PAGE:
Between 2011 and 2014, the Spurs and Thunder combined for six Western Conferences Finals appearances with at least one reaching it each year. Last season featured Warriors vs. Rockets. This year, one – but only one – of San Antonio and Oklahoma City will return.
1. Are these Kevin Durant‘s final games with the Thunder?
Let’s get this out of the way. Durant, as you well know, will become an unrestricted free agent this summer. At this point, the best thing Oklahoma City can do to keep him is win. He knows the city. He knows the franchise. He knows the roster (which would likely return in similar form if he re-signs). Whether the Thunder send him into free agency with a good taste in his mouth is the biggest variable.
Will Durant leave just because Oklahoma City loses to the Spurs? Of course not. Will Durant stay just because Oklahoma City beats the Spurs? Of course not.
But this is a big opportunity for the Thunder to accentuate their positives – and the Spurs, another team in the Durant hunt, to do the same.
2. Who wins the Kevin Durant vs. Kawhi Leonard matchup?
More directly on the court… Durant is involved in what might be the best individual matchup of the 2016 playoffs
Durant and Leonard should both finish top five in MVP voting. If they do, it’d be the first time two players top five in MVP voting who play the same position met in the playoffs since 2012, when LeBron James and Durant faced off in the Finals.
The matchup should be fun on both ends of the court, but it’ll be particularly intriguing when Oklahoma City has the ball. Durant is one of the NBA’s best offensive players, Leonard the best defender. I can’t wait to watch them go at it.
3. How do the Spurs handle Oklahoma City’s athleticism?
In his last 20 games against San Antonio, Serge Ibaka is 15-5. Ibaka embodies the athletic advantage the Thunder hold over the Spurs. At his best, Ibaka attacks with hops and speed the Spurs’ bigs can’t match. Ibaka looked old throughout much of the regular season, but he appeared rejuvenated in the first round against the Mavericks. If he was just saving his energy for the playoffs, following the Dwight Howard model in previous years, Ibaka could play a major role.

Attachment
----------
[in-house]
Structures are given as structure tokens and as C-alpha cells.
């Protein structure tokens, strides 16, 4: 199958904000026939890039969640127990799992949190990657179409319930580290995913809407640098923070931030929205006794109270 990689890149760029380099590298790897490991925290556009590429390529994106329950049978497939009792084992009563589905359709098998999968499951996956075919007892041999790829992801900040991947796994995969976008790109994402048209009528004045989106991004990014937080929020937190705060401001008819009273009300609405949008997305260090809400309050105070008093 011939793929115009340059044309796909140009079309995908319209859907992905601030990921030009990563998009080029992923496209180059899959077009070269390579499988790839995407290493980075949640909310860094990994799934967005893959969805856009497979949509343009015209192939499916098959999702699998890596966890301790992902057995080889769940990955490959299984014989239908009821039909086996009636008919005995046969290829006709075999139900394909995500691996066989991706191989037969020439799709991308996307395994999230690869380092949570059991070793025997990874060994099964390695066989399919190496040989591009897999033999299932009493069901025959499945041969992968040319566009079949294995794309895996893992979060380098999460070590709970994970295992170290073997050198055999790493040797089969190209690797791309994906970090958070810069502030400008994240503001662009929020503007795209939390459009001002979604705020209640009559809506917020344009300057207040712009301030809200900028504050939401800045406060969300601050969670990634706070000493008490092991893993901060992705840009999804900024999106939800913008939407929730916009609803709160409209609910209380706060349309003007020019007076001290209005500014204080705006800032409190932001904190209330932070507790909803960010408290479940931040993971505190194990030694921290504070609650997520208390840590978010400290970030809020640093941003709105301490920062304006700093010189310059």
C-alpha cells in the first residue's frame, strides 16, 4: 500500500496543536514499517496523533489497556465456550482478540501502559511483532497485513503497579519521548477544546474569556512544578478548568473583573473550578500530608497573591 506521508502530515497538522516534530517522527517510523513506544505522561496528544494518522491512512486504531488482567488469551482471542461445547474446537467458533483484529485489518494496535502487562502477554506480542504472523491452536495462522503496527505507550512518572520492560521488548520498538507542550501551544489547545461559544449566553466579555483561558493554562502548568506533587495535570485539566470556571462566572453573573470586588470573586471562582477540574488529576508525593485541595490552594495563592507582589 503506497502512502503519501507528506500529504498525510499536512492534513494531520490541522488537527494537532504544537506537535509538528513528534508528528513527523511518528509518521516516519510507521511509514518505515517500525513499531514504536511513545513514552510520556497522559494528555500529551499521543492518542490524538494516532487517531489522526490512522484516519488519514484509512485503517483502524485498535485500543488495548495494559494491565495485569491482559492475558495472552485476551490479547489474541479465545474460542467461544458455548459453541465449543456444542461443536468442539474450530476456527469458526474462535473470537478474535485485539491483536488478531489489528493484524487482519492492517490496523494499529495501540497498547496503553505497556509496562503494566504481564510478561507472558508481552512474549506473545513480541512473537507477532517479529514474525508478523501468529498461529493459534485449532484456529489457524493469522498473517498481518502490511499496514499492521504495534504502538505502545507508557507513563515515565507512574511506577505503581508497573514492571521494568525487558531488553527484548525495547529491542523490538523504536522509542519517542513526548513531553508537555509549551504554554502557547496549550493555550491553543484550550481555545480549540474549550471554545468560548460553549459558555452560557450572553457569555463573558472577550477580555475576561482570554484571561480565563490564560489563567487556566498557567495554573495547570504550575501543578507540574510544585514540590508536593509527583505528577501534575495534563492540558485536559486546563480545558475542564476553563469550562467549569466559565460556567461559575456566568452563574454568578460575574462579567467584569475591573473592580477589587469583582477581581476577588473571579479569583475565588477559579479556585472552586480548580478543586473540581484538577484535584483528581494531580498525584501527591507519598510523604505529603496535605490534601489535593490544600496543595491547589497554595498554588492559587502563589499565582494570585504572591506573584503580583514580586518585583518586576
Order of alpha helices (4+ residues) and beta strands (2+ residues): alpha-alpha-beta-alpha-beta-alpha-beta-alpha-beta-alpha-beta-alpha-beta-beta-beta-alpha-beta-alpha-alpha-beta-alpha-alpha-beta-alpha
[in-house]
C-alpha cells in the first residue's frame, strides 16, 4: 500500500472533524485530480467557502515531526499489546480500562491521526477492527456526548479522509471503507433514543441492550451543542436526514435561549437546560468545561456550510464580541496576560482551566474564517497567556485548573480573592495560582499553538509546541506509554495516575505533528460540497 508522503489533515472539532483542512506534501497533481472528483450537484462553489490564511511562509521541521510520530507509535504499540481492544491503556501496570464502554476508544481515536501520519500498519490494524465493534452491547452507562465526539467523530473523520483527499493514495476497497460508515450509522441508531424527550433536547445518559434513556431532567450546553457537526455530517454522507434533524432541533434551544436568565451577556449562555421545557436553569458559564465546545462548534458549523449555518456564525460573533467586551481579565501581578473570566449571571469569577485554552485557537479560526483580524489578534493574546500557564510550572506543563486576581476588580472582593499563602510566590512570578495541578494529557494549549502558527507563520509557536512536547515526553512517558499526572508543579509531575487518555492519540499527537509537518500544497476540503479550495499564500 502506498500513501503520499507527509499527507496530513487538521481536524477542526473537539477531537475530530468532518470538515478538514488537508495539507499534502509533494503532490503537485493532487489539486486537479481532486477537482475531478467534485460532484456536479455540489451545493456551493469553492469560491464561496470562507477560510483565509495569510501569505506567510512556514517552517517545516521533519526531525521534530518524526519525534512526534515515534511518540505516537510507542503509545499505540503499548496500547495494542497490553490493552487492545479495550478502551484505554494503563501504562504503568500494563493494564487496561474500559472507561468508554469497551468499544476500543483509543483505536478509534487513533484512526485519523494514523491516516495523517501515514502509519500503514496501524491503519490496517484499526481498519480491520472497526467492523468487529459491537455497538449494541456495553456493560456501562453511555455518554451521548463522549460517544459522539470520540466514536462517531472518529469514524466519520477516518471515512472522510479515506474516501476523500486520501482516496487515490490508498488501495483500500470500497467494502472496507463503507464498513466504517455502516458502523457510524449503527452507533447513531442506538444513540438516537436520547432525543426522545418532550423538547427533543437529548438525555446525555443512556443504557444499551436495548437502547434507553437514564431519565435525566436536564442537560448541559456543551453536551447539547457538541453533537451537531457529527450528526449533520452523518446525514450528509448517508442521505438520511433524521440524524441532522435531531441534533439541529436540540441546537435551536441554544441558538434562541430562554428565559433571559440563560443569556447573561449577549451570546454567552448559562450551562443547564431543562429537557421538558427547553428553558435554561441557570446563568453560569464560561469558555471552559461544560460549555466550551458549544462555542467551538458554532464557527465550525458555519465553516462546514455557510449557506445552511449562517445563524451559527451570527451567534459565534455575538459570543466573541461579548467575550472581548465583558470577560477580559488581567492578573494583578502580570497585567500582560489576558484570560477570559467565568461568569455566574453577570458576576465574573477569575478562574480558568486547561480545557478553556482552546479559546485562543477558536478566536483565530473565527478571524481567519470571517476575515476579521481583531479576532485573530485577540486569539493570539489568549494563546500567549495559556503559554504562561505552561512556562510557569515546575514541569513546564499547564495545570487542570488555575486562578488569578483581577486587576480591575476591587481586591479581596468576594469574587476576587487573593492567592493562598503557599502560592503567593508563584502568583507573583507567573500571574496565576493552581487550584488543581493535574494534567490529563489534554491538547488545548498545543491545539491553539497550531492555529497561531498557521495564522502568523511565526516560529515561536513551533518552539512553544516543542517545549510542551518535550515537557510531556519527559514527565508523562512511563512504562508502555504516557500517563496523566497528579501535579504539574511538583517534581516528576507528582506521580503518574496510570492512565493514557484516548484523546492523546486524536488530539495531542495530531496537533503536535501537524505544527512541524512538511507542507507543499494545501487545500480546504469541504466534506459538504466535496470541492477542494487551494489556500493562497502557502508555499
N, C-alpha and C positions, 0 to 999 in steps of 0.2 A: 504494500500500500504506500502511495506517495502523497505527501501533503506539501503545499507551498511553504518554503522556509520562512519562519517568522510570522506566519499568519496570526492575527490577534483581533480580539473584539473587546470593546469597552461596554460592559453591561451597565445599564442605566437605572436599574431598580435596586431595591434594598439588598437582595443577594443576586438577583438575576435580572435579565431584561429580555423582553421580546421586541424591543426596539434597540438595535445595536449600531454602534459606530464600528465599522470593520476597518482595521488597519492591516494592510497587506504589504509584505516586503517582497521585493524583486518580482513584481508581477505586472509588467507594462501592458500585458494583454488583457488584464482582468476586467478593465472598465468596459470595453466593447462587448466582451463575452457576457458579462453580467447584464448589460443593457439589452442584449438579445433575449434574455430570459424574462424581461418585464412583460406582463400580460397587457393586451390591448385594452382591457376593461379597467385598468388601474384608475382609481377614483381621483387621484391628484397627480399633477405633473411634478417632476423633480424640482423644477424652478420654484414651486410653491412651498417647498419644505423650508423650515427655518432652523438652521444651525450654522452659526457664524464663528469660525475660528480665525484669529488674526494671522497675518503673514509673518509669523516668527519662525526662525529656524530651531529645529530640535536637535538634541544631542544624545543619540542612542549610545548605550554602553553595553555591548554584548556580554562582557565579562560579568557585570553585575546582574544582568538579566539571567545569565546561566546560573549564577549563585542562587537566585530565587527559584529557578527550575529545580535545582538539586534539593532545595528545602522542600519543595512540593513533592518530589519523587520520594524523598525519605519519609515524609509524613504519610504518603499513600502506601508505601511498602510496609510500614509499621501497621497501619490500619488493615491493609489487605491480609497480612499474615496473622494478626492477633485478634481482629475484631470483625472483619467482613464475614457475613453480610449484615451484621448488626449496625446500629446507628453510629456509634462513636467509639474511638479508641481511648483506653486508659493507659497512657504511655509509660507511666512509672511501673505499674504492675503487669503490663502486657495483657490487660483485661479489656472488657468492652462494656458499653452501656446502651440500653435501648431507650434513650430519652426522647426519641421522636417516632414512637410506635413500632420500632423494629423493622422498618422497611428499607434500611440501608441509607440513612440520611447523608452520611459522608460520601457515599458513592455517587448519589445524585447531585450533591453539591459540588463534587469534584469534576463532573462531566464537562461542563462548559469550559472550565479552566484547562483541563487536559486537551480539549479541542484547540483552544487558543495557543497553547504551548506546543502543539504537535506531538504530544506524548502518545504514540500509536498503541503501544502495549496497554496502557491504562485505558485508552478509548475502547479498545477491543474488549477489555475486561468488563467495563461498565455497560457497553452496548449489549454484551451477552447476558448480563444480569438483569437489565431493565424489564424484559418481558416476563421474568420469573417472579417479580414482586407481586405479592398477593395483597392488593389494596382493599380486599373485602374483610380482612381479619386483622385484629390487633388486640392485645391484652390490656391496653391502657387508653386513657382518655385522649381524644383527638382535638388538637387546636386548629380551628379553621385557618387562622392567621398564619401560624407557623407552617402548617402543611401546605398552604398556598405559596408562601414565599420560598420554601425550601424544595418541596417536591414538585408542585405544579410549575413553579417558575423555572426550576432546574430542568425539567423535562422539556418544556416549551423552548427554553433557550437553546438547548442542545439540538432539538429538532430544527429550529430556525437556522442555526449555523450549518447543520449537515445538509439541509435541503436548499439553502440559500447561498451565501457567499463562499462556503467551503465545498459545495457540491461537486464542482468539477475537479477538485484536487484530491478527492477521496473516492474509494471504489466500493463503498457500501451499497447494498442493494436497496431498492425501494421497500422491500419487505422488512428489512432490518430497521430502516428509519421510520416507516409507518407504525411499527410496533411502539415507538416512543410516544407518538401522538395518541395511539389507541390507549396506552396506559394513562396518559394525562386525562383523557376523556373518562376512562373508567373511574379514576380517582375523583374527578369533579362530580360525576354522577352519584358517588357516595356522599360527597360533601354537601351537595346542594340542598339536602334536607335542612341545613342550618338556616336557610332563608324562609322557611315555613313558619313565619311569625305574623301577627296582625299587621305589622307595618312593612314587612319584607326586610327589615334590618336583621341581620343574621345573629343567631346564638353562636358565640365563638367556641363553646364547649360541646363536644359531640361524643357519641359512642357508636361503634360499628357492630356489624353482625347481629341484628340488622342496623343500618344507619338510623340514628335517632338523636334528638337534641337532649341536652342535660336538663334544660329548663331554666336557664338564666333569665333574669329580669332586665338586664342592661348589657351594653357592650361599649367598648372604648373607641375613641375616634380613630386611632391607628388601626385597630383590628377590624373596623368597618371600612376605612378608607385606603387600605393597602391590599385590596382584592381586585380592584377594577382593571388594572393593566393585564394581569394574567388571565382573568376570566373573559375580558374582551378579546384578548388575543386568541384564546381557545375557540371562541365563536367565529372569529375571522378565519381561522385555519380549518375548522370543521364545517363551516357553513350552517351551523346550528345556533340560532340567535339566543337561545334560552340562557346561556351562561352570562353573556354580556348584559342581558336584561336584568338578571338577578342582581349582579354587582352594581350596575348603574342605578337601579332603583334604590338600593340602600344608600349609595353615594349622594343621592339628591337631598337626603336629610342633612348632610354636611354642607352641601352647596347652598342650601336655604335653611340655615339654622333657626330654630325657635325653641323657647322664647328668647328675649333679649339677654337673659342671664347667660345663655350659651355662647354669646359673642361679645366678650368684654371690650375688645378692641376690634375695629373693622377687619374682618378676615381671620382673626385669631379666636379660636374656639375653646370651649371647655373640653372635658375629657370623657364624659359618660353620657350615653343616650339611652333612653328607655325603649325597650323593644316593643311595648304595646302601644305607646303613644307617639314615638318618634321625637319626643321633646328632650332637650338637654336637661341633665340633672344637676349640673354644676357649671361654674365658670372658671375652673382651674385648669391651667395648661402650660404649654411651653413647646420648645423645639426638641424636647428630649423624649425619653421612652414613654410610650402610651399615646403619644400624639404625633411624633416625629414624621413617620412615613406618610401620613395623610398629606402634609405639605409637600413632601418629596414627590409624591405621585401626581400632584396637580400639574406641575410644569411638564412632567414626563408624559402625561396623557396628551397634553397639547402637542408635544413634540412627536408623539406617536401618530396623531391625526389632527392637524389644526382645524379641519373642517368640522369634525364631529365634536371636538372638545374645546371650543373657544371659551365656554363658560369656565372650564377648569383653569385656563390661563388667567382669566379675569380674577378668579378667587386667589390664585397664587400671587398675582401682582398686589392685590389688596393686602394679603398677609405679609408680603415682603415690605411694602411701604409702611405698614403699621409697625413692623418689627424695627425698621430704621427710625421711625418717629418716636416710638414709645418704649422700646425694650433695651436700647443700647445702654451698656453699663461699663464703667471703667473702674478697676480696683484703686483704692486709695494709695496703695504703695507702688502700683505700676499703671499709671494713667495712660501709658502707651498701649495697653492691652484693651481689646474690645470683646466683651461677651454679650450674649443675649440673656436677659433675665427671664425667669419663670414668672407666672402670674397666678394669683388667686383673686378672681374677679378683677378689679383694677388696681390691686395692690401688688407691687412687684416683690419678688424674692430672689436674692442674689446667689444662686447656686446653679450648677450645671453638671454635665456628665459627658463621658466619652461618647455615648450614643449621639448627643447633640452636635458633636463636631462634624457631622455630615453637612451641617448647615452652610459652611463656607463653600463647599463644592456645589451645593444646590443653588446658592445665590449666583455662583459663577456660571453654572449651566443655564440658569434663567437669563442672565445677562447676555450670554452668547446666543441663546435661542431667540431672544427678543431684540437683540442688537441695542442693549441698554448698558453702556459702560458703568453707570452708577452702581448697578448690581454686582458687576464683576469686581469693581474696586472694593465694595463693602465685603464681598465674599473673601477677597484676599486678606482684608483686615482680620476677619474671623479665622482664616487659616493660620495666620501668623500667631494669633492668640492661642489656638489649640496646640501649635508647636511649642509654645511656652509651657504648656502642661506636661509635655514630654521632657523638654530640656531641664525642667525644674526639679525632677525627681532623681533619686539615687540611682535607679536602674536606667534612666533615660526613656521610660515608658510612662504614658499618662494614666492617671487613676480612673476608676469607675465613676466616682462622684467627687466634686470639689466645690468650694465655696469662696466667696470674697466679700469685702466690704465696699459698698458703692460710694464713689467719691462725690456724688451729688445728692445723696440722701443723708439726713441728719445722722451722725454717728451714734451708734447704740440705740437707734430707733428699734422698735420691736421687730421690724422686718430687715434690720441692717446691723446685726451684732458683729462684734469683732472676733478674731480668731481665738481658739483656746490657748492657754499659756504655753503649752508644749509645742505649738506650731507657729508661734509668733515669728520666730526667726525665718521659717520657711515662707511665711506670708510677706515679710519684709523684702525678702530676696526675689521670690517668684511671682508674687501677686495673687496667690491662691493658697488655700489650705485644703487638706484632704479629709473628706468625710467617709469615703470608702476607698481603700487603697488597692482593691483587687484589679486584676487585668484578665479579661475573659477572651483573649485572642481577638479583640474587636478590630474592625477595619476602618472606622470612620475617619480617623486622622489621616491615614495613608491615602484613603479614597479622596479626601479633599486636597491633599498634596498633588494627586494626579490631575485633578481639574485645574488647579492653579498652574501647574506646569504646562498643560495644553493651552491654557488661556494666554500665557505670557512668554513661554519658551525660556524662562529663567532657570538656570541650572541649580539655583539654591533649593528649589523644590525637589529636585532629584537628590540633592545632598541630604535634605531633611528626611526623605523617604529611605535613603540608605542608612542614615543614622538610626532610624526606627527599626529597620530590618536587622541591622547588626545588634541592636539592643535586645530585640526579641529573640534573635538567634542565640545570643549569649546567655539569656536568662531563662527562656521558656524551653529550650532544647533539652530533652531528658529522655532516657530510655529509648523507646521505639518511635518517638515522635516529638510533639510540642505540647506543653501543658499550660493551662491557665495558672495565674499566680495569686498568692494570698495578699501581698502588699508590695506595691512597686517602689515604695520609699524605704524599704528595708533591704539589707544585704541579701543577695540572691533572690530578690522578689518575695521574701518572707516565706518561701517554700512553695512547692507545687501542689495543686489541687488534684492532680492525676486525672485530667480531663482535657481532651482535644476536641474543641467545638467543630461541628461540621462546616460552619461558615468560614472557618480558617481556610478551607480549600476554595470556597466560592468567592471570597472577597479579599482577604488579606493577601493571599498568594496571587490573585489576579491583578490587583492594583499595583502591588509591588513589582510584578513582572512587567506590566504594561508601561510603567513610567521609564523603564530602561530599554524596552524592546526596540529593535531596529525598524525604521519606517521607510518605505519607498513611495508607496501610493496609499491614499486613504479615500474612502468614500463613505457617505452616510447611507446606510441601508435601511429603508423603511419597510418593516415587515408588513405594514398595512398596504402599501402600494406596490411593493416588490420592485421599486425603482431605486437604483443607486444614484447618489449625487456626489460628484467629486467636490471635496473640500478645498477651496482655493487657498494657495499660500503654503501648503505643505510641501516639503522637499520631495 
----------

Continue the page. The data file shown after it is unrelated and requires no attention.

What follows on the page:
The Spurs are collectively more skilled, but the Thunder have done a better job than most at neutralizing that advantage.
4. Has Billy Donovan found a rotation that narrows the gap?
Billy Donovan passed his first playoff test against Rick Carlisle. Now the challenge grows even greater against Gregg Popovich.
One thing Donovan did right: Putting Nick Collison, not Kyle Singler, in the playoff rotation. Collison’s minutes could be key against a Spurs team that often plays two slower bigs. I guesses Singler rather than Collison would play regularly, which lowered Oklahoma City’s adjusted net rating by a few points per 100 possessions when projecting using only players in the playoff rotation.
I’ll again use nba wowy! to rank playoff teams by regular-season net rating (offensive rating minus defensive rating), counting only lineups that include five players projected to be in the team’s postseason rotation, once the first round ends. But for now, here are San Antonio’s and Oklahoma City’s ratings, from the regular season adjusted to only lineups that include five players projected to be in the playoff rotation:
2. San Antonio Spurs
- Offensive rating: 110.5 to 110.0
- Defensive rating: 99.4 to 96.1
- Net rating: +11.1 to +13.9
3. Oklahoma City Thunder
- Offensive rating: 113.6 to 117.3
- Defensive rating: 106.0 to 104.6
- Net rating: +7.6 to +12.7
Both teams — already strong by this measure — benefited from beating up on their first-round competition, and the Thunder got a bump for using Collison over Singler. Oklahoma City still trails the Spurs, but the gap is much closer than overall regular-season results would suggest.
Prediction: Spurs in 7